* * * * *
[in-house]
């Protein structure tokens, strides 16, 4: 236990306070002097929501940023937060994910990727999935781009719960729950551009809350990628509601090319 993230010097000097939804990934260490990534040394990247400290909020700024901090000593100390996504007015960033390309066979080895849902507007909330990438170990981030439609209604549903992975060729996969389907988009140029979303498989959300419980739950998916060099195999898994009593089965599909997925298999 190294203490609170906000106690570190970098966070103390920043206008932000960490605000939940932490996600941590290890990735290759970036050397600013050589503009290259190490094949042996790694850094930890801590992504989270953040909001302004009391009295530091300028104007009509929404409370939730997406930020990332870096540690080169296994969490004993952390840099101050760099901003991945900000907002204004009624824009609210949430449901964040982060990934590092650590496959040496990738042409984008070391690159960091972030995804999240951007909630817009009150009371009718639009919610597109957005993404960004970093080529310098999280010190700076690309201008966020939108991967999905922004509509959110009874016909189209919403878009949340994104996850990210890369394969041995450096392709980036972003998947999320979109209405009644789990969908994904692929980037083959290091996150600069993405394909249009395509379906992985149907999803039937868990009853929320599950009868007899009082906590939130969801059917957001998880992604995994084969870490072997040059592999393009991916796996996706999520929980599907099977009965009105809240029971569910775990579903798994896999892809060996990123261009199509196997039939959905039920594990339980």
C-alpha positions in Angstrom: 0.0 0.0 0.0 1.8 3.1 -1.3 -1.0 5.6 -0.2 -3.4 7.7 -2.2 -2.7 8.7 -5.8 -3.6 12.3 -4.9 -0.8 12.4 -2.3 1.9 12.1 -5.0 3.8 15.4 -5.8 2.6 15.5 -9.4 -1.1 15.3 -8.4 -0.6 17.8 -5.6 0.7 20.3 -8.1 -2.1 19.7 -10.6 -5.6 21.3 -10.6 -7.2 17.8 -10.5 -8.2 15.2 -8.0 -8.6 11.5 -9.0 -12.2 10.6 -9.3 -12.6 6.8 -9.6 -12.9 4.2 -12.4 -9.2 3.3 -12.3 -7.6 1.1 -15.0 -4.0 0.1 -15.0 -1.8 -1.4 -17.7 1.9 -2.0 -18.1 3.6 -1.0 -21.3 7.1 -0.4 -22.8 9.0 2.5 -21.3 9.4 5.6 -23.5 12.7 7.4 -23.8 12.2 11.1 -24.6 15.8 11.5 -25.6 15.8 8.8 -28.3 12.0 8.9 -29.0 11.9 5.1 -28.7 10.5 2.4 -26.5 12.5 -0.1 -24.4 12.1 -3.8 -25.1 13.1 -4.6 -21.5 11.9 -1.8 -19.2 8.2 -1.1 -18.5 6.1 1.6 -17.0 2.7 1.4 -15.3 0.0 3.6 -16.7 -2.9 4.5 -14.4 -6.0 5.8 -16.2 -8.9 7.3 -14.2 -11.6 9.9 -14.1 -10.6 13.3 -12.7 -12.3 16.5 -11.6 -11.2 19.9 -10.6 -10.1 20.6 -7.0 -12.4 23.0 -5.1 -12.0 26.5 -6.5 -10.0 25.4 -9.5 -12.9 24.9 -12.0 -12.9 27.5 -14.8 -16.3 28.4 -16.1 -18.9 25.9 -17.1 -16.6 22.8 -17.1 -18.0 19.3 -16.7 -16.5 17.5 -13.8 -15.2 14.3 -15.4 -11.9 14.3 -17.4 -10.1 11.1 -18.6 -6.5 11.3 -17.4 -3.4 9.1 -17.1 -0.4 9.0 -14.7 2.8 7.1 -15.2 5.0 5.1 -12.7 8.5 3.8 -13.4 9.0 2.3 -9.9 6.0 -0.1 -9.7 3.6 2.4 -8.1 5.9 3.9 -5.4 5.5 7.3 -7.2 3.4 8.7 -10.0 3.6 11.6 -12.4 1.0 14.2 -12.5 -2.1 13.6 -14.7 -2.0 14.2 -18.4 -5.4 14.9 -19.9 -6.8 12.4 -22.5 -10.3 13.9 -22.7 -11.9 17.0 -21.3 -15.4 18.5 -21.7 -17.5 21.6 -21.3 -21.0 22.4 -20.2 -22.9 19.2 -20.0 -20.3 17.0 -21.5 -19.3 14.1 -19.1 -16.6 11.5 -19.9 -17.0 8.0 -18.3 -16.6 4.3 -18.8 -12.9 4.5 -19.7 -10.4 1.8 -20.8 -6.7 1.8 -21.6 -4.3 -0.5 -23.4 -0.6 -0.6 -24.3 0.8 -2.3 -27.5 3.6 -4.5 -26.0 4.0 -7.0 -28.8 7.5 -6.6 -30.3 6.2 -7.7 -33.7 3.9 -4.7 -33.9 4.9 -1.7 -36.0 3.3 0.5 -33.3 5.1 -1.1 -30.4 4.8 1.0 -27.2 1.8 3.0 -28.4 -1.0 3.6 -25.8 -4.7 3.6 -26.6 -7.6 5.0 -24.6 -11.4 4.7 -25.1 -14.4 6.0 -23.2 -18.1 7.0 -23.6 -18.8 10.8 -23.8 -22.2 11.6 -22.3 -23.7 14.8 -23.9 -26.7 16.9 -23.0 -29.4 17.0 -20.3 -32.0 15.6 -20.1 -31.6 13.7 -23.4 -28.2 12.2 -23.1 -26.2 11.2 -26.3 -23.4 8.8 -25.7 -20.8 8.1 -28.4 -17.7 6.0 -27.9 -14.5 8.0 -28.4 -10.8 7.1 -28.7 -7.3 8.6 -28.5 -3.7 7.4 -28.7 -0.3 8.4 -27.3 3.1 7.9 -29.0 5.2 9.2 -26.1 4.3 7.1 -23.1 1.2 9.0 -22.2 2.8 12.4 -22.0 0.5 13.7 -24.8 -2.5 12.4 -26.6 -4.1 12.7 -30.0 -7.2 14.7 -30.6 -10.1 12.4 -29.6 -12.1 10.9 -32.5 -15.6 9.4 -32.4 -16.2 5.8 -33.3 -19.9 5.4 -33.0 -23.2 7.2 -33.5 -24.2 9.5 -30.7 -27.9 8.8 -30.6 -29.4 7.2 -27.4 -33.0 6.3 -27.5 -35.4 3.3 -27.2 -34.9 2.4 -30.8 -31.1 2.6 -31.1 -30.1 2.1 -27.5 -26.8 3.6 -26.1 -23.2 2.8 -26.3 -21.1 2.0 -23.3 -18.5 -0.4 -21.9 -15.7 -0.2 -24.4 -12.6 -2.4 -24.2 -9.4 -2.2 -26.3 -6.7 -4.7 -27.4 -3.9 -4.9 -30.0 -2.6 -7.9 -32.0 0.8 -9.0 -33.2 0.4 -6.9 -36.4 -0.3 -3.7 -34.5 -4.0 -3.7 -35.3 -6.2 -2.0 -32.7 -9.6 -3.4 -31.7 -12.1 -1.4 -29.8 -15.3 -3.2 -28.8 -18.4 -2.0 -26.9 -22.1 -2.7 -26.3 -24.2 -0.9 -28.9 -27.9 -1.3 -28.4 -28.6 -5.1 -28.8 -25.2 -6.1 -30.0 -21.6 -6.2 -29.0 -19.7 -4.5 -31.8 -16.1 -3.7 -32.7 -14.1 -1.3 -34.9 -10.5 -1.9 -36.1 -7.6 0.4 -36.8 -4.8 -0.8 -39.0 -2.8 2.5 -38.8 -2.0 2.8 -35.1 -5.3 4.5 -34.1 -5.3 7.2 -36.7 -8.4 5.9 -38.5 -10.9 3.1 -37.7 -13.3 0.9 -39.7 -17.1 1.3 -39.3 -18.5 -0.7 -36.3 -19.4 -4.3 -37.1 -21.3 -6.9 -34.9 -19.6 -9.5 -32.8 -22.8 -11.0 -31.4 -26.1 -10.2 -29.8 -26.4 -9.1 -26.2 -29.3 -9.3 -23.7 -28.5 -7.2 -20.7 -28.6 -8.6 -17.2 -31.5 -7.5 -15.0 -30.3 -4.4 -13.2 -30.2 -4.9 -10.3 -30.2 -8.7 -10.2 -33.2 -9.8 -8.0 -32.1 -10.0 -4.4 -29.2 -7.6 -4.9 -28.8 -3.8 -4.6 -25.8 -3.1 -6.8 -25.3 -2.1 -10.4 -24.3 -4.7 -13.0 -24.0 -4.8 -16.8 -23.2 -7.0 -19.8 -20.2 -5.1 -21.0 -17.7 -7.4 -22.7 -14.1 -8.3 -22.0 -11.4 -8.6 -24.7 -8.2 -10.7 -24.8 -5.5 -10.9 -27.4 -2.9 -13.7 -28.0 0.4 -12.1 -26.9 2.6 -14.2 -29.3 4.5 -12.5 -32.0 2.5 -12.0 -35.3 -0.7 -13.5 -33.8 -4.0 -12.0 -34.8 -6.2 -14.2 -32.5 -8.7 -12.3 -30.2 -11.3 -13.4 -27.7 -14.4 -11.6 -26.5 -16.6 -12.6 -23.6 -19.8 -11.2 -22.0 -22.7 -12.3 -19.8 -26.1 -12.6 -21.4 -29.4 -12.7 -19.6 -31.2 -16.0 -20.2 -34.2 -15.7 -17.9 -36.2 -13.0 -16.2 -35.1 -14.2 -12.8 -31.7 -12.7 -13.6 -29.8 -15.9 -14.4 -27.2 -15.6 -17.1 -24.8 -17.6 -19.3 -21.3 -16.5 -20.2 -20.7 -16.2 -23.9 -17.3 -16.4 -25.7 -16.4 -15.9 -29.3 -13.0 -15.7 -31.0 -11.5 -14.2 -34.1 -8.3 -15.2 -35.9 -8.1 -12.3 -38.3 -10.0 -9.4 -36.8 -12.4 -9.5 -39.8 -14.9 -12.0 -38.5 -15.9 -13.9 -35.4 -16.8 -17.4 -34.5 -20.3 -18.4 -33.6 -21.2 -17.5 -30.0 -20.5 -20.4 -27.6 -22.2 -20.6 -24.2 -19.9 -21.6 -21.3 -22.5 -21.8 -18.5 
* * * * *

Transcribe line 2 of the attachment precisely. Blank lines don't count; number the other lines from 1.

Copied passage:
């Protein structure tokens, strides 16, 4: 236990306070002097929501940023937060994910990727999935781009719960729950551009809350990628509601090319 993230010097000097939804990934260490990534040394990247400290909020700024901090000593100390996504007015960033390309066979080895849902507007909330990438170990981030439609209604549903992975060729996969389907988009140029979303498989959300419980739950998916060099195999898994009593089965599909997925298999 190294203490609170906000106690570190970098966070103390920043206008932000960490605000939940932490996600941590290890990735290759970036050397600013050589503009290259190490094949042996790694850094930890801590992504989270953040909001302004009391009295530091300028104007009509929404409370939730997406930020990332870096540690080169296994969490004993952390840099101050760099901003991945900000907002204004009624824009609210949430449901964040982060990934590092650590496959040496990738042409984008070391690159960091972030995804999240951007909630817009009150009371009718639009919610597109957005993404960004970093080529310098999280010190700076690309201008966020939108991967999905922004509509959110009874016909189209919403878009949340994104996850990210890369394969041995450096392709980036972003998947999320979109209405009644789990969908994904692929980037083959290091996150600069993405394909249009395509379906992985149907999803039937868990009853929320599950009868007899009082906590939130969801059917957001998880992604995994084969870490072997040059592999393009991916796996996706999520929980599907099977009965009105809240029971569910775990579903798994896999892809060996990123261009199509196997039939959905039920594990339980």